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Motorola 9 User Manual Page 174

Motorola pda 009 user's guide.
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H e a l t h a n d S a f e t y
How much evidence is there that hand-held mobile phones might be
harmful?
174
Accompli 009 User's Guide
Briefly, there is not enough evidence to know for sure, either way;
however, research efforts are on-going. The existing scientific
evidence is conflicting and many of the studies that have been done
to date have suffered from flaws in their research methods. Animal
experiments investigating the effects of RF exposures characteristic
of mobile phones have yielded conflicting results. A few animal
studies, however, have suggested that low levels of RF could
accelerate the development of cancer in laboratory animals. In one
study, mice genetically altered to be predisposed to developing one
type of cancer developed more than twice as many such cancers
when they were exposed to RF energy compared to controls. There
is much uncertainty among scientists about whether results obtained
from animal studies apply to the use of mobile phones. First, it is
uncertain how to apply the results obtained in rats and mice to
humans. Second, many of the studies that showed increased tumor
development used animals that had already been treated with cancer-
causing chemicals, and other studies exposed the animals to the RF
virtually continuously--up to 22 hours per day.
For the past five years in the United States, the mobile phone industry
has supported research into the safety of mobile phones. This
research has resulted in two findings in particular that merit additional
study:
In a hospital-based, case-control study, researchers looked for an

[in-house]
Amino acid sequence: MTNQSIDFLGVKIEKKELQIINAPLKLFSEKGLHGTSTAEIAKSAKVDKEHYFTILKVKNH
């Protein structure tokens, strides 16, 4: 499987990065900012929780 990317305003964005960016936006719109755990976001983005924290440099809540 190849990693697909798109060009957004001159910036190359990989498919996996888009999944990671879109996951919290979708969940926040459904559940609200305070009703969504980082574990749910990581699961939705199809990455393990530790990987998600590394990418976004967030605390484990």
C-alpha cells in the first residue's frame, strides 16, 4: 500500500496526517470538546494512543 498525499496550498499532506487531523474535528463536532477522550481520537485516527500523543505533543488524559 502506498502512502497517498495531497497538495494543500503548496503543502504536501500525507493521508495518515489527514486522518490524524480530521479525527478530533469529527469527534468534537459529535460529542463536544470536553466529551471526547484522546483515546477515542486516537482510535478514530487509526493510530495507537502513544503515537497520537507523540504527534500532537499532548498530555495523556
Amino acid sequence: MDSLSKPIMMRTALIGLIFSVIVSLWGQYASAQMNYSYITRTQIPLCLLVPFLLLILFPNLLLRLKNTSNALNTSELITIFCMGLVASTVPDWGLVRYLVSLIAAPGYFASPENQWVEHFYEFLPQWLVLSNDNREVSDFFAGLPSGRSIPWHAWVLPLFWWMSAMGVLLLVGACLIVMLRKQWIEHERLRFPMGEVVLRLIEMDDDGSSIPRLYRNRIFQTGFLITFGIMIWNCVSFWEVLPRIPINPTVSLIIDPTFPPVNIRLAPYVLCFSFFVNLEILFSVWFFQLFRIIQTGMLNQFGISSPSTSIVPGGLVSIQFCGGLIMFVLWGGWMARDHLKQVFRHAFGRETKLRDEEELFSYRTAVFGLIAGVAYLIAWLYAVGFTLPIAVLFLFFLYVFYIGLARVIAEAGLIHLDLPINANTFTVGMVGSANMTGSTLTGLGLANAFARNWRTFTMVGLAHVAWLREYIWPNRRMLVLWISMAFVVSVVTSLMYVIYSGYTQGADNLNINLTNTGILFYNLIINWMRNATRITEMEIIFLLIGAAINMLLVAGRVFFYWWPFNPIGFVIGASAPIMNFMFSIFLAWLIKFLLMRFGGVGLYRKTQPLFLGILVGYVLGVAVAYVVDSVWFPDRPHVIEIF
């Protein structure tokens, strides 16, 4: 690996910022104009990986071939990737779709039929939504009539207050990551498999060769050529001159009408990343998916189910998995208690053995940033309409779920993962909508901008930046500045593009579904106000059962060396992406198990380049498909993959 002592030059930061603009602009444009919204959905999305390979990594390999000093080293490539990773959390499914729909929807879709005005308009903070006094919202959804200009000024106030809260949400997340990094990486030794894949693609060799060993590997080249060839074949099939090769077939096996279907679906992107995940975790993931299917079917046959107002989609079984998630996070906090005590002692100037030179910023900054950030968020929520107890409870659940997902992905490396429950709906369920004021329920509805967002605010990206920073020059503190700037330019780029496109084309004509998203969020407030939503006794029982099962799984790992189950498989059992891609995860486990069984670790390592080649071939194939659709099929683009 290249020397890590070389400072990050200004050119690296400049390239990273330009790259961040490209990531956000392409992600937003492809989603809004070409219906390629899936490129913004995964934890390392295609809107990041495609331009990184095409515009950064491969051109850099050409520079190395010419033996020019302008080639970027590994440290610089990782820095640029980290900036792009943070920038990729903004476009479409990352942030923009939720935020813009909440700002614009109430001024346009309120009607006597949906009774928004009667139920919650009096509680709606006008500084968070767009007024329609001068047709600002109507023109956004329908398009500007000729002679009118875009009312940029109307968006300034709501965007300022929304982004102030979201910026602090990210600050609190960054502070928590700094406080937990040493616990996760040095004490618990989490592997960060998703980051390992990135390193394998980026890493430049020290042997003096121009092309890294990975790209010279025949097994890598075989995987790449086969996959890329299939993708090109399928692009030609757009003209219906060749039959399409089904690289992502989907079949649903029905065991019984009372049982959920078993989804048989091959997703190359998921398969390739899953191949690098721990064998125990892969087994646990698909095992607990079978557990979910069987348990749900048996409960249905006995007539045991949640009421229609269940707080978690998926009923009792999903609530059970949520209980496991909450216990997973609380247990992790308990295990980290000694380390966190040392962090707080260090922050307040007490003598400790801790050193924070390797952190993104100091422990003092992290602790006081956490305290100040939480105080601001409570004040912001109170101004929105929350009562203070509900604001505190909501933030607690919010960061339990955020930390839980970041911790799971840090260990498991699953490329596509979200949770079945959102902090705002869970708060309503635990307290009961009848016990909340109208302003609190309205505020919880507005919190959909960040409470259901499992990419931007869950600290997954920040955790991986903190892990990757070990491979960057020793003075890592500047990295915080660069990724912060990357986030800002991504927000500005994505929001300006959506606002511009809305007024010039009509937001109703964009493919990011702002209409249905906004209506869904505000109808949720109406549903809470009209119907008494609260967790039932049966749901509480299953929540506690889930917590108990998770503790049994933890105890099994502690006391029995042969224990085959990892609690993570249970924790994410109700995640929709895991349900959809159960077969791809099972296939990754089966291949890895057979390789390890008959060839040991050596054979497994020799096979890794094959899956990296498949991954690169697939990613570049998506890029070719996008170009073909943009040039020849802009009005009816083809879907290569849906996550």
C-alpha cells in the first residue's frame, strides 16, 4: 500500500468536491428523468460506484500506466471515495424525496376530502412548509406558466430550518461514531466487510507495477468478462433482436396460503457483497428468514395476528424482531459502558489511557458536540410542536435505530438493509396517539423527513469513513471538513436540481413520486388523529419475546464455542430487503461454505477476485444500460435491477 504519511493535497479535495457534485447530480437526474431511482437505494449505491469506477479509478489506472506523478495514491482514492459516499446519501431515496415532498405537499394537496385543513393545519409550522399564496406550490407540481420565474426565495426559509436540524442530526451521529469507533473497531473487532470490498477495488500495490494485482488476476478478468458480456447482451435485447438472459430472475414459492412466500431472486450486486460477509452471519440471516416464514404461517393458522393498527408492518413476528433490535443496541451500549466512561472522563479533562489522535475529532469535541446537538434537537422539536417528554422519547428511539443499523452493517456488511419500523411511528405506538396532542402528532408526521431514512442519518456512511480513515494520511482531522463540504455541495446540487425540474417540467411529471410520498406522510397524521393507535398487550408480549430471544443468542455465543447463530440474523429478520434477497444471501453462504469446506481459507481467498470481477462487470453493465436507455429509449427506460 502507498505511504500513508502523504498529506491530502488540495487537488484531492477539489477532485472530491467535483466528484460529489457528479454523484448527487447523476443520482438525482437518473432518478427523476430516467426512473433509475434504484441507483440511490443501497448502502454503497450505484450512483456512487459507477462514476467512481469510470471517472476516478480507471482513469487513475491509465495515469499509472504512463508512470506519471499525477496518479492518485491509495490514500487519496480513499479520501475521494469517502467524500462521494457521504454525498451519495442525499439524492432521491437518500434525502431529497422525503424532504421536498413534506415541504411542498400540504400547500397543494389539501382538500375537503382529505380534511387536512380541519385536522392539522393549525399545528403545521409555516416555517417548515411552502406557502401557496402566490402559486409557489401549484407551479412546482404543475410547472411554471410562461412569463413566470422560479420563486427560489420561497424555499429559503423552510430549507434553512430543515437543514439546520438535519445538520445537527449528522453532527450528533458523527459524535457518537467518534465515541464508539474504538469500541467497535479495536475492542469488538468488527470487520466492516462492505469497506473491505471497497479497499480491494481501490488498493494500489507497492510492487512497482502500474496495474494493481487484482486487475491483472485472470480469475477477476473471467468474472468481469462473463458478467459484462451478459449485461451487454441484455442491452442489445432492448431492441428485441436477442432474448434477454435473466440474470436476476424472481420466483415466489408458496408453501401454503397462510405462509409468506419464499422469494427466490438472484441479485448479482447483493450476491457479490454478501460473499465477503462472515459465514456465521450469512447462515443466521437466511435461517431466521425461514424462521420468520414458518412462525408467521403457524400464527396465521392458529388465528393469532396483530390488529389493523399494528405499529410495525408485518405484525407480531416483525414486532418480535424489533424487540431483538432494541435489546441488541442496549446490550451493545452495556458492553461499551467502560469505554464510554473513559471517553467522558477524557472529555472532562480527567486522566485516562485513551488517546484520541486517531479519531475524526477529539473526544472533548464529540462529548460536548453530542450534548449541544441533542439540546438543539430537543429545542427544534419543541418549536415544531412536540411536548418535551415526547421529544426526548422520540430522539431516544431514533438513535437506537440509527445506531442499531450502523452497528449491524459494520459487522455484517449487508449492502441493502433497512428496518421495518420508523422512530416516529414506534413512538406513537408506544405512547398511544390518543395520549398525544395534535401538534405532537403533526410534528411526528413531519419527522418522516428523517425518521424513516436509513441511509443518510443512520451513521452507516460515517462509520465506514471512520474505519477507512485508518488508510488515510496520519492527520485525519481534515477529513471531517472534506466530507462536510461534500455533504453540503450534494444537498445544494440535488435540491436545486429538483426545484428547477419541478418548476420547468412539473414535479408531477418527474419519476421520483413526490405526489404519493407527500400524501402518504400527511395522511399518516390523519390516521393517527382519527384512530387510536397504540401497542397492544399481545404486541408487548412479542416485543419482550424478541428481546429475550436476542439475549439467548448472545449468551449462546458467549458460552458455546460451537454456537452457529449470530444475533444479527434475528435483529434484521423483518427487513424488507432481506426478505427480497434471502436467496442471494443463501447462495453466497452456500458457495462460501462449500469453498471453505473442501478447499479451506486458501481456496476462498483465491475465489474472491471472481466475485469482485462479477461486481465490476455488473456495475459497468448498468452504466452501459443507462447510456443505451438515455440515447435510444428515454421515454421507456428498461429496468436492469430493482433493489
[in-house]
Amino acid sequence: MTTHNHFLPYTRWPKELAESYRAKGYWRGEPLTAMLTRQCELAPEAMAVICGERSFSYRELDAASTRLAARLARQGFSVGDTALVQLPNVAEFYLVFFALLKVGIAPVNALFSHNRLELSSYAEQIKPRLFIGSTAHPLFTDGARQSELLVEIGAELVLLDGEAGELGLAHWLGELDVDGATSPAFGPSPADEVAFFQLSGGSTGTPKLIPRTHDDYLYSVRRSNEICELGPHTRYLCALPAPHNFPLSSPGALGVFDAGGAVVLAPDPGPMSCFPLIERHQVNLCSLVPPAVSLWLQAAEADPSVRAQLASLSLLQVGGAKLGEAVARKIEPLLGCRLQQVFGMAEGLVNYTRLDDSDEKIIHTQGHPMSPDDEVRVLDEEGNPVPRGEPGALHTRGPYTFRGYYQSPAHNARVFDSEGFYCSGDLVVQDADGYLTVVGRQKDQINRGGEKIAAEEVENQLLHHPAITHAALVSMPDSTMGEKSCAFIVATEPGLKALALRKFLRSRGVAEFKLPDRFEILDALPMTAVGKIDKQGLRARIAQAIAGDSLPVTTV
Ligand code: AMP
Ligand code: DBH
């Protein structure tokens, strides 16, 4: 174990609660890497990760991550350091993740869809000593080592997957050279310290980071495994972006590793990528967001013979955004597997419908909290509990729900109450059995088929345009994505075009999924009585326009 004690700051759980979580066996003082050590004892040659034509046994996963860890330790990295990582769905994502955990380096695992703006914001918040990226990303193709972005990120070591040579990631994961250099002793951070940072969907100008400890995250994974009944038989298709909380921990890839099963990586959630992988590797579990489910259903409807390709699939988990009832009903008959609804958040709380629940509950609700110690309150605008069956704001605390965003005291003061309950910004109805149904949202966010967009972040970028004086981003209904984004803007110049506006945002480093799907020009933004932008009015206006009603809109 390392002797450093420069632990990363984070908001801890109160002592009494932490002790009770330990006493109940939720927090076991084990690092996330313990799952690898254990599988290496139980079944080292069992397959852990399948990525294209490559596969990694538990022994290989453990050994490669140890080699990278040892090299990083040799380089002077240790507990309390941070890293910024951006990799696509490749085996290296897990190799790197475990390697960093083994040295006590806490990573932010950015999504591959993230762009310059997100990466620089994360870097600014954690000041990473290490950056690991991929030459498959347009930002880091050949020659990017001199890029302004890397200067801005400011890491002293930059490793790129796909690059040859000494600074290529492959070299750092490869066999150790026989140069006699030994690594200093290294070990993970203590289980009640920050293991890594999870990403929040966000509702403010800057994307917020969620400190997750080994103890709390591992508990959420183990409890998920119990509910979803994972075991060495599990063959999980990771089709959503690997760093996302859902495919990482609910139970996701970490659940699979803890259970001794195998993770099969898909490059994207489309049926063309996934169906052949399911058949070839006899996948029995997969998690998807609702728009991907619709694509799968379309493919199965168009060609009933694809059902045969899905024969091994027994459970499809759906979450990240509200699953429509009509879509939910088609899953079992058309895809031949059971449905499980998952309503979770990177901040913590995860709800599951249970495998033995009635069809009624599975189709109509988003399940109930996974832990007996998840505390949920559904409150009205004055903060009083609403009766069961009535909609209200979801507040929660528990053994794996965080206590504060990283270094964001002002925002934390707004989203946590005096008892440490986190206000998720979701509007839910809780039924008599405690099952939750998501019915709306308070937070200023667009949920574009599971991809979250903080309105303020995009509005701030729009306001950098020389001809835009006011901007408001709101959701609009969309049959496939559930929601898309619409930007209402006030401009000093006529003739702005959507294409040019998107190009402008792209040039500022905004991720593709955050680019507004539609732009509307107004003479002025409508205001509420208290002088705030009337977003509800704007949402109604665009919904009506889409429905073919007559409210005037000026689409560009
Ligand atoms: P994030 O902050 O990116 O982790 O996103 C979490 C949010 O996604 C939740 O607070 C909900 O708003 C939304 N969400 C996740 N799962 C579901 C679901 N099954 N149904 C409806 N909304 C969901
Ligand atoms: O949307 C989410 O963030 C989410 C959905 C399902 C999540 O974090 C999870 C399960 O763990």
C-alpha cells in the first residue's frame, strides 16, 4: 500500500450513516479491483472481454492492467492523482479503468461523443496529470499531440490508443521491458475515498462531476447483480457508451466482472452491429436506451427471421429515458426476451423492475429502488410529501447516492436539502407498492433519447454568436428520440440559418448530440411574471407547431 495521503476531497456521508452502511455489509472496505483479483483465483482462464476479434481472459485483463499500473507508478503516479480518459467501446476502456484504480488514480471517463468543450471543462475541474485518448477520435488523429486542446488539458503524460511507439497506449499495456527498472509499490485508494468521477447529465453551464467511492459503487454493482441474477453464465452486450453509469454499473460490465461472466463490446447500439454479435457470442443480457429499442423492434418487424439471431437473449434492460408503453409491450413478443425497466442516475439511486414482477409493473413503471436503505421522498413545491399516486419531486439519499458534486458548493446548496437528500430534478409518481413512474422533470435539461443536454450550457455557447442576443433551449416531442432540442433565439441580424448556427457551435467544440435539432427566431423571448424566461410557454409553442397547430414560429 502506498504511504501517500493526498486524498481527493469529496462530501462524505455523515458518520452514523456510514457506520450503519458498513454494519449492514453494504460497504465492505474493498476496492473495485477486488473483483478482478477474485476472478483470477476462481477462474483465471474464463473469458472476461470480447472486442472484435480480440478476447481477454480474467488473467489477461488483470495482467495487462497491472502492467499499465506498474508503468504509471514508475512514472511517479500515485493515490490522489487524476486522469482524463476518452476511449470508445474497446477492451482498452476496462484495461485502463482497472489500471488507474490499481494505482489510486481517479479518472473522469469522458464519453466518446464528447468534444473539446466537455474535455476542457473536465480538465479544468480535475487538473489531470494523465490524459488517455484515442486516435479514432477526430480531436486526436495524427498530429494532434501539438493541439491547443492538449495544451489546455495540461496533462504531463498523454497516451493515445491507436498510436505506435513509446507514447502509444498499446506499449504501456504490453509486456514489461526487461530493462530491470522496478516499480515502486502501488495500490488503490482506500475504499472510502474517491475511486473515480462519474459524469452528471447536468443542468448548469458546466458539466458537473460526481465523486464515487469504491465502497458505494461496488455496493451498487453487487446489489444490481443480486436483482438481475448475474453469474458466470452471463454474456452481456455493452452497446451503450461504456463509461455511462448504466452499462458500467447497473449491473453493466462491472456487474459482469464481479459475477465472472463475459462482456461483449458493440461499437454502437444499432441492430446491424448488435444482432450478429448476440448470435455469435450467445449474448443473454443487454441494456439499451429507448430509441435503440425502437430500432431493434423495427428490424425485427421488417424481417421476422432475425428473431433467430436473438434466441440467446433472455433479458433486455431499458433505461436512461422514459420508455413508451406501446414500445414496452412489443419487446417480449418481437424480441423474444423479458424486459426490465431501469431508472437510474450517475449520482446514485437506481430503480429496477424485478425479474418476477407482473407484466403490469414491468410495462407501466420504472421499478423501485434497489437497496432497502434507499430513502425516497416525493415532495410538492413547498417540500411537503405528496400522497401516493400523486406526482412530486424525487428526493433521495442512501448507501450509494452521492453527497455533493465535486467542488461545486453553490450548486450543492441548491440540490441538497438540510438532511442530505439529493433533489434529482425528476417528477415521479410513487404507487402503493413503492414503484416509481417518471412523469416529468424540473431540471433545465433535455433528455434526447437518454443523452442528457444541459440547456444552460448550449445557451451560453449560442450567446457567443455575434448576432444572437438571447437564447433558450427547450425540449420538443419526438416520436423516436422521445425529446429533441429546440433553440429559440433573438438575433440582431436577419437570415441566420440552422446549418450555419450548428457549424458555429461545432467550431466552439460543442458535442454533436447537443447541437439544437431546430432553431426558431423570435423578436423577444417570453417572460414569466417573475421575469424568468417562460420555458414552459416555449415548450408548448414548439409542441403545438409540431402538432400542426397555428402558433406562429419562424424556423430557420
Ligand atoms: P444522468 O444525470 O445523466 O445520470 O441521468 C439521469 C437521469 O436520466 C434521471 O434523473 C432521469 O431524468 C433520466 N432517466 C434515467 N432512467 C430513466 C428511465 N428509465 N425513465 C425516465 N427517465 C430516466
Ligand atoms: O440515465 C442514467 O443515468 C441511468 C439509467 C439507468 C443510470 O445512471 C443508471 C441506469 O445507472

association between mobile phone use and either glioma (a type of
brain cancer) or acoustic neuroma (a benign tumor of the nerve
sheath). No statistically significant association was found between
mobile phone use and acoustic neuroma. There was also no
association between mobile phone use and gliomas when all types
of types of gliomas were considered together. It should be noted that
the average length of mobile phone exposure in this study was less
than three years.
When 20 types of glioma were considered separately, however, an
association was found between mobile phone use and one rare type
of glioma, neuroepithelliomatous tumors. It is possible with multiple
comparisons of the same sample that this association occurred by
chance. Moreover, the risk did not increase with how often the mobile
phone was used, or the length of the calls. In fact, the risk actually
decreased with cumulative hours of mobile phone use. Most cancer
causing agents increase risk with increased exposure. An ongoing
study of brain cancers by the National Cancer Institute is expected to
bear on the accuracy and repeatability of these results.(1)

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